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Letter to the Chairman and Ranking Member of the Homeland Security and Governmental Affairs Committee, Joseph Lieberman and Susan Collins


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Obama Calls for Investigation into Series of Toy Recalls

U.S. Senator Barack Obama (D-IL) today asked the Senate Homeland Security and Governmental Affairs Committee to investigate the series of toy recalls caused by lead paint in children's toys sold in the United States. Yesterday, Mattel announced its third recall of toys manufactured in China in less than two months.

Obama has introduced the Lead Free Toys Act (S. 1306) to provide the Consumer Product Safety Commission (CPSC) with the authority to ban children's products containing lead as hazardous substances. Obama is also the sponsor of the Lead Poisoning Reduction Act (S. 1811) which requires that all non-home-based child care facilities, including Head Start program locations and kindergarten classrooms, be lead-safe within five years. In August, Senator Obama called on President Bush to immediately nominate a chairman to the CPSC who will be a forceful advocate for the interests of American parents and requested a funding increase for the Commission to protect America's children from lead contaminated toys

Below is a copy of the letter Senator Obama sent today to Chairman Lieberman and Senator Collins:

September 5, 2007

The Honorable Joseph I. Lieberman

The Honorable Susan M. Collins
Ranking Member

340 Dirksen Senate Office Building
Senate Homeland Security and
Governmental Affairs Committee
Washington, D.C. 20510

Dear Chairman Lieberman and Senator Collins:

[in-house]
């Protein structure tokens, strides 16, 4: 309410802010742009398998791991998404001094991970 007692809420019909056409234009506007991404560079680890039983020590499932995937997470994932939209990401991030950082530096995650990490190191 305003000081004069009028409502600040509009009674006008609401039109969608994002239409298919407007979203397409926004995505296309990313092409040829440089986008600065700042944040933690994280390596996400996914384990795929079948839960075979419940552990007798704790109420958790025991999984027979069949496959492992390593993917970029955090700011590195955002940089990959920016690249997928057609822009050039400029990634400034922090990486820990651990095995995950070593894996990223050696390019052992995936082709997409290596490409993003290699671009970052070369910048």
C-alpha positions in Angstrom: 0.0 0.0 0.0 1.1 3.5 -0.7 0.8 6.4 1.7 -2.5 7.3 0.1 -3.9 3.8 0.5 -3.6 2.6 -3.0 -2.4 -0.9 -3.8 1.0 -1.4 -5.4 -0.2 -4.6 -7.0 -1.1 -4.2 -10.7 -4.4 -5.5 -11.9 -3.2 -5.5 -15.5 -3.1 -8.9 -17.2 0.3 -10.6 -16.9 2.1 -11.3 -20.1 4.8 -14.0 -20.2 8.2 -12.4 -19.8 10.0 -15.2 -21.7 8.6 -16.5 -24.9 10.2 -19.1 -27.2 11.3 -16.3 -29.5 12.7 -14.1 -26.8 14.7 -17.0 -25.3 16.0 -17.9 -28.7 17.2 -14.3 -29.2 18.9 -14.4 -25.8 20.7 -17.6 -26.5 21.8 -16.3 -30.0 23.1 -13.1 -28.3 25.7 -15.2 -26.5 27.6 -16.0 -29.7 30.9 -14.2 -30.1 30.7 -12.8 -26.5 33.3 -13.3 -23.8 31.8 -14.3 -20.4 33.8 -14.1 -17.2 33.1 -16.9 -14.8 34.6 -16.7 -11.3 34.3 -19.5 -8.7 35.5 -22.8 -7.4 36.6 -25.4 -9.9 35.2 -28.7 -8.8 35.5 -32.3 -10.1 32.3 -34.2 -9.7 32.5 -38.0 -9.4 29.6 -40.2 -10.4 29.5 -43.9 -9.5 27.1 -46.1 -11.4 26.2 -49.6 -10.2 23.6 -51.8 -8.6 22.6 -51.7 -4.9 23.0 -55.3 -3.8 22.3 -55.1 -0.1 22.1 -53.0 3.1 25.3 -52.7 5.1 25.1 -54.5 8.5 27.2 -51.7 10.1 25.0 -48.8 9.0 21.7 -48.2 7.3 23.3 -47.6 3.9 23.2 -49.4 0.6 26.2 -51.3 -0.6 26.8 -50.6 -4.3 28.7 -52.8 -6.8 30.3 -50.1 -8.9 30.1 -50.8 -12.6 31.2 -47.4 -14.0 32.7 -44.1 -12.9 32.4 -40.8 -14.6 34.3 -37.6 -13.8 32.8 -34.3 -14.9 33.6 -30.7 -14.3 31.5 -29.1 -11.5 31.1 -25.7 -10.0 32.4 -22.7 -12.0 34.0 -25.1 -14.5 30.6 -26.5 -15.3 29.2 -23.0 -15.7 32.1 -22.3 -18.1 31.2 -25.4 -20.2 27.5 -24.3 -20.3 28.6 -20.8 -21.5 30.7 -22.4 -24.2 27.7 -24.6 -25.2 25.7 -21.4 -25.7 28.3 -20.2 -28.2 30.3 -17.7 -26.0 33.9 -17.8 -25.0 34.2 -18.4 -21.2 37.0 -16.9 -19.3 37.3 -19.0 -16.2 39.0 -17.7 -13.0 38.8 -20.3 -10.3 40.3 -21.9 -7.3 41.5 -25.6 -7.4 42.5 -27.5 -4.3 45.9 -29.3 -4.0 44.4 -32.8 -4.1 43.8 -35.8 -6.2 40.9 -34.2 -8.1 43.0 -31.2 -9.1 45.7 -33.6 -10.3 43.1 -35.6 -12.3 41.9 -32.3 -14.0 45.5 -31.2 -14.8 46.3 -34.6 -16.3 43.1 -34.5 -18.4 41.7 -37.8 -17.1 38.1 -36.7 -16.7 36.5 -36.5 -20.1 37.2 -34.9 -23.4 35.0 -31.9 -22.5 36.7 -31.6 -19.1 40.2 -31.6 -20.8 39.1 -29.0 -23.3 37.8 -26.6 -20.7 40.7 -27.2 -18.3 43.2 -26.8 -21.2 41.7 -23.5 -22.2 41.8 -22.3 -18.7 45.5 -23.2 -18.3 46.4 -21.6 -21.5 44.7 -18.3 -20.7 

I read with great interest Senator Collins' press release last week that her staff would be looking into the problem of lead-contaminated children products in the United States. Given the scope of this problem - and the millions of Chinese-made toys recalled in recent months - I applaud Senator Collins' initiative and leadership.

However, I believe that the importance of this issue merits a full investigation by the Homeland Security and Governmental Affairs Committee. The safety of our children is a top priority, and the first step we must take to reverse this dangerous trend is to get the facts. That's why I believe that the Committee should examine whether federal agencies - in particular the Consumer Product Safety Commission (CPSC) - have taken all necessary steps to protect our children from dangerous products manufactured abroad and, if not, whether these agencies require additional statutory authority.

Just yesterday, Mattel, Inc. announced a recall of 700,000 Chinese-made toys, including Barbie accessory toys and Big Big World 6-in-1 Bongo Band toys because they violate federal lead paint standards. This recall marks Mattel's third major recall in less than two months, which highlights the seriousness and the scope of this problem and the risk to children.

The CPSC leads our national efforts to safeguard our children from potentially dangerous objects. However, handicapped by inadequate funding, a staffing shortage, and the lack of a chairman, the Commission has dragged its feet in aggressively addressing the problem of lead in toys. In both the 109th and 110th Congress, I have introduced the Lead Free Toys Act, which requires the CPSC to issue regulations classifying any children's product containing more than a trace amount of lead as a banned hazardous substance under the Hazardous Substances Act and to issue standards for lead reduction in electronics.

In addition to this legislative effort, I have sent letters expressing my concerns about lead-contaminated toys to the White House, the United States Trade Representative, and the Toy Industry Association and requested information about their efforts to protect American consumers from these dangerous products. I have also worked closely with Congressman Waxman to investigate the prevalence of this problem. In December 2006, we released a report showing that a number of the souvenirs sold in the U.S. Capitol gift shops contained high levels of lead; these items have since been removed from store shelves.

If you agree that a Committee-sanctioned investigation is appropriate, please let me know if my staff can be of assistance. If you have any questions, you can contact my health policy advisor Dora Hughes at 224-2854. Thank you for attention to this important matter.


Barack Obama
United States Senator

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